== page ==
See  earlier News.com story: "No body murder convictions prompt calls for shake up of Australia's legal system: "In 2010, Susan Blyth Neill-Fraser was jailed for life in Hobart for the murder of her de facto partner of 18 years, Bob Chappell. Chappell, 65, was about to retire as the Royal Hobart Hospital’s chief radiation physicist when he went missing from the couple’s yacht Four Winds while sailing off Hobart on Australia Day 2009. The judge said Neill-Fraser killed him for money. She was jailed for 26 years with an 18-year non-parole period. Chappell’s body has never been found and Neill-Fraser maintains her innocence. Criminal lawyer Barbara Etter — who represents Neill-Fraser — told news.com.au Australia’s legal system was in need of a shake up. She said “right to appeal” provisions were inconsistent in Australia and that an independent Criminal Cases Review Commission, similar to one in the UK, needed to be introduced. “New Innocence Projects are emerging here in Australia, but appealing a murder conviction, particularly after normal appeal avenues have failed, continues to be a David v Goliath battle,” Ms Etter said. In circumstances where appeals have been exhausted and “fresh and compelling evidence emerges”, the only way to get the matter back in court, in most cases, is to appeal to the executive under a petition for mercy. “That can be problematic and not as transparent,” Ms Etter said. NSW, “unlike South Australia and Tasmania”, does not have legislation that allows for a second or subsequent appeal where there is fresh and compelling evidence, according to Ms Etter. “It would seem that there would be benefit in having some consistency in the current appeal provisions throughout Australia,” she said. Ms Etter said there was a growing concern about miscarriage of justice cases because of an increase of exonerations in the US and public debate surrounding the US case of Steven Avery and his nephew Brendan Dassey, who featured on the Netflix docu-series Making a Murderer. She said Australia needed “to look at other mechanisms to enable those who may have been wrongfully convicted to get their matters back before the court in a reasonable time frame”."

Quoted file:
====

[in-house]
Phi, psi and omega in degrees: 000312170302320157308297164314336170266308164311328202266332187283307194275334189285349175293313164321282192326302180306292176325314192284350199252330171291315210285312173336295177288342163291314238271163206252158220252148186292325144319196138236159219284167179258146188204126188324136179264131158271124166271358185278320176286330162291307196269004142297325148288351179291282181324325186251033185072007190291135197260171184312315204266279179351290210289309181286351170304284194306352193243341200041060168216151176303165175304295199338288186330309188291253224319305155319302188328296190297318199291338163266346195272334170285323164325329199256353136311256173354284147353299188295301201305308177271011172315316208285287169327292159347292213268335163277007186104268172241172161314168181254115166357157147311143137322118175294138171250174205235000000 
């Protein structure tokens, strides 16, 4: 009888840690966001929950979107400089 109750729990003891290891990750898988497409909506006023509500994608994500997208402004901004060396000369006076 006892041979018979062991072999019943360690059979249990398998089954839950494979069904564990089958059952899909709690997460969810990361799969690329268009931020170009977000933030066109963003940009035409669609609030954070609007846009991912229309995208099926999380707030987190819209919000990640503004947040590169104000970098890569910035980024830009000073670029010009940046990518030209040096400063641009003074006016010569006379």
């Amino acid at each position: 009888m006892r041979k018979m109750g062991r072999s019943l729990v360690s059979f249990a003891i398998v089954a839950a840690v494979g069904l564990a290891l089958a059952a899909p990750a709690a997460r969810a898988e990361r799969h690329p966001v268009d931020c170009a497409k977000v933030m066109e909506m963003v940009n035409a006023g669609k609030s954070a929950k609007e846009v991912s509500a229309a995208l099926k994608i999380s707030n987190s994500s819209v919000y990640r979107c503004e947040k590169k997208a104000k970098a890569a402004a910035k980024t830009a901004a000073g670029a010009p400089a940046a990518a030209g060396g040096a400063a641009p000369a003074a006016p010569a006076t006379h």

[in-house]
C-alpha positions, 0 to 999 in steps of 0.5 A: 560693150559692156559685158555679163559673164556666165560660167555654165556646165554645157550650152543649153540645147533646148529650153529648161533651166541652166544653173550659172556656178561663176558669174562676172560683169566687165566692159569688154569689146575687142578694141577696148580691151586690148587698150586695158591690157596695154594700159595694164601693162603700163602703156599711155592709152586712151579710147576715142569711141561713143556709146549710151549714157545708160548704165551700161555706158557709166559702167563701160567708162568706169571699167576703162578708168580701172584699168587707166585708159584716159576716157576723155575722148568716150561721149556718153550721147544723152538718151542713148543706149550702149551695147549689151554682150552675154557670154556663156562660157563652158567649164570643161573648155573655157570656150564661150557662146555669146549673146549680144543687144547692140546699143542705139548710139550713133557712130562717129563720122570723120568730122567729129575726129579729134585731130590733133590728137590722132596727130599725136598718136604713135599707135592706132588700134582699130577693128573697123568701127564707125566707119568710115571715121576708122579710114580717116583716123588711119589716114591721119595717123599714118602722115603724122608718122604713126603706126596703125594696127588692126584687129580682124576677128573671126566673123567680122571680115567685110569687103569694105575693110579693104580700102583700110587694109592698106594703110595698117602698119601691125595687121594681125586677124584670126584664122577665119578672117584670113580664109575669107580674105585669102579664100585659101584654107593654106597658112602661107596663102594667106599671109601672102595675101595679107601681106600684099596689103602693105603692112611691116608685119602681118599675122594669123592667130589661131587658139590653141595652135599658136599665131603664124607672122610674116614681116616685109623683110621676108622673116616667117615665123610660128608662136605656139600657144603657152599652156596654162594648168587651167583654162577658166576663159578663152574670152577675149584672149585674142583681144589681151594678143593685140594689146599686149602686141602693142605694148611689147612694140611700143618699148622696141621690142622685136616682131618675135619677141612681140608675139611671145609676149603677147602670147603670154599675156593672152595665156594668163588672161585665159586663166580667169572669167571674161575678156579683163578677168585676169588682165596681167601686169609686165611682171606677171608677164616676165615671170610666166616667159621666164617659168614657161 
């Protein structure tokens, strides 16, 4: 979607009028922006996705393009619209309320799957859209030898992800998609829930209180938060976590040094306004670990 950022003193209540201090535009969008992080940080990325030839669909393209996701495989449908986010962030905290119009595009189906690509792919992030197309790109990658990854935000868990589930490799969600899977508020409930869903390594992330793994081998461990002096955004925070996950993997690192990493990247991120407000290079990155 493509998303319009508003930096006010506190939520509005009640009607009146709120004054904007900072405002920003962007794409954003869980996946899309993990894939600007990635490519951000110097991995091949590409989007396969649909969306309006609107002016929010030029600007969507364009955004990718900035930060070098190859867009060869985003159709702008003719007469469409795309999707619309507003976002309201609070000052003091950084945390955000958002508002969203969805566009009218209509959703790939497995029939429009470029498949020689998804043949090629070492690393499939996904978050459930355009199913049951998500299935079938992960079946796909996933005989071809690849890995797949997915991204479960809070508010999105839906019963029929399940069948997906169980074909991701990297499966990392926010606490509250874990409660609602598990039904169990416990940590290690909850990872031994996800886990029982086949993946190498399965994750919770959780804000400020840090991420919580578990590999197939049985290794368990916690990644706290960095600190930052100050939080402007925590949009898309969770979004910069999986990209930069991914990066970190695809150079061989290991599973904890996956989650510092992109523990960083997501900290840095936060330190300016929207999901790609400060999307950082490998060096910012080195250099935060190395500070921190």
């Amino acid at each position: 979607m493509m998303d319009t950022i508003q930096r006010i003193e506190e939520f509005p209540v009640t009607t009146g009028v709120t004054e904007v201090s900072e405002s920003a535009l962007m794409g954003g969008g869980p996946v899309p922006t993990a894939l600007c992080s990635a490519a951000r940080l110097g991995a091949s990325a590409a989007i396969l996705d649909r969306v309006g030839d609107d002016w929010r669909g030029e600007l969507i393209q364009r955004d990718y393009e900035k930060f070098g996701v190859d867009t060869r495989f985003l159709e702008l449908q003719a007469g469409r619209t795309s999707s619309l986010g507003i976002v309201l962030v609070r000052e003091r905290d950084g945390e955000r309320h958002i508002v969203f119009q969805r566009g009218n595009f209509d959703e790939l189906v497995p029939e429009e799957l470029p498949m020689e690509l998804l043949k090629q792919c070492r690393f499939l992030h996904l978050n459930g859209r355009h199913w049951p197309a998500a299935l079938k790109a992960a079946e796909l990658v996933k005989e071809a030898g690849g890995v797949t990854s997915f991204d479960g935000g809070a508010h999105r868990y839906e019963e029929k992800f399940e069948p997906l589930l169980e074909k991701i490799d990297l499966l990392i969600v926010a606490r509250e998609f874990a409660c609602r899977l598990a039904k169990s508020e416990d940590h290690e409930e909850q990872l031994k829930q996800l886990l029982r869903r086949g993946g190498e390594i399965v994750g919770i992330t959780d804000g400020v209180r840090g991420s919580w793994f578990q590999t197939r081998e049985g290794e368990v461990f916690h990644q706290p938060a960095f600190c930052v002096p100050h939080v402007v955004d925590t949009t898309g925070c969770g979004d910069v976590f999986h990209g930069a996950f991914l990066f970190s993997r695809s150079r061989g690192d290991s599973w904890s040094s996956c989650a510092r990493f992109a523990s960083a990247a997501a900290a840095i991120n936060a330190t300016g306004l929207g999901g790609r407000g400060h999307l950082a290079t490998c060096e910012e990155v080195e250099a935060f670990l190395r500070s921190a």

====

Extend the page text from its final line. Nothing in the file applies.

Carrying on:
See Robin Bowles bio: "In 1996 Robin read a newspaper report about the alleged suicide of Victorian country housewife Jennifer Tanner. Guessing there might be a book in the ‘story behind the news’, she closed her PR business for a year and wrote a best seller, Blind Justice, now in its eighth reprint. She has written a bestseller almost every year since. During her career as an investigative writer she also obtained a private investigator’s licence. Some of the cases she was involved in inspired her novels, The Curse of the Golden Yo-Yo and Mystery of the Missing Masterpiece. Widely recognised as Australia’s foremost true crime writer, Robin is also a national convenor of Sisters in Crime Australia. ‘Robin Bowles relentless investigation, including over 50 hours spent interviewing Bradley Murdoch, reveals not only the complexities of a case investigated over thousands of kilometres, but realities of people and places which are almost alien to those of us who hug the green shores around the dead centre and populate that landscape with our deepest fears and worst imaginings,’ Katrina Beard presenting the Davitt Award for true crime to Dead Centre, 2006."



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The Toronto Star, my previous employer for more than twenty incredible years, has put considerable effort into exposing the harm caused by Dr. Charles Smith and his protectors - and into pushing for reform of Ontario's forensic pediatric pathology system. The Star has a "topic" section which focuses on recent stories related to Dr. Charles Smith. It can be found at:


Information on "The Charles Smith Blog Award"- and its nomination process - can be found at:


Please send any comments or information on other cases and issues of interest to the readers of this blog to: hlevy15@gmail.com

Harold Levy: Publisher; The Charles Smith Blog.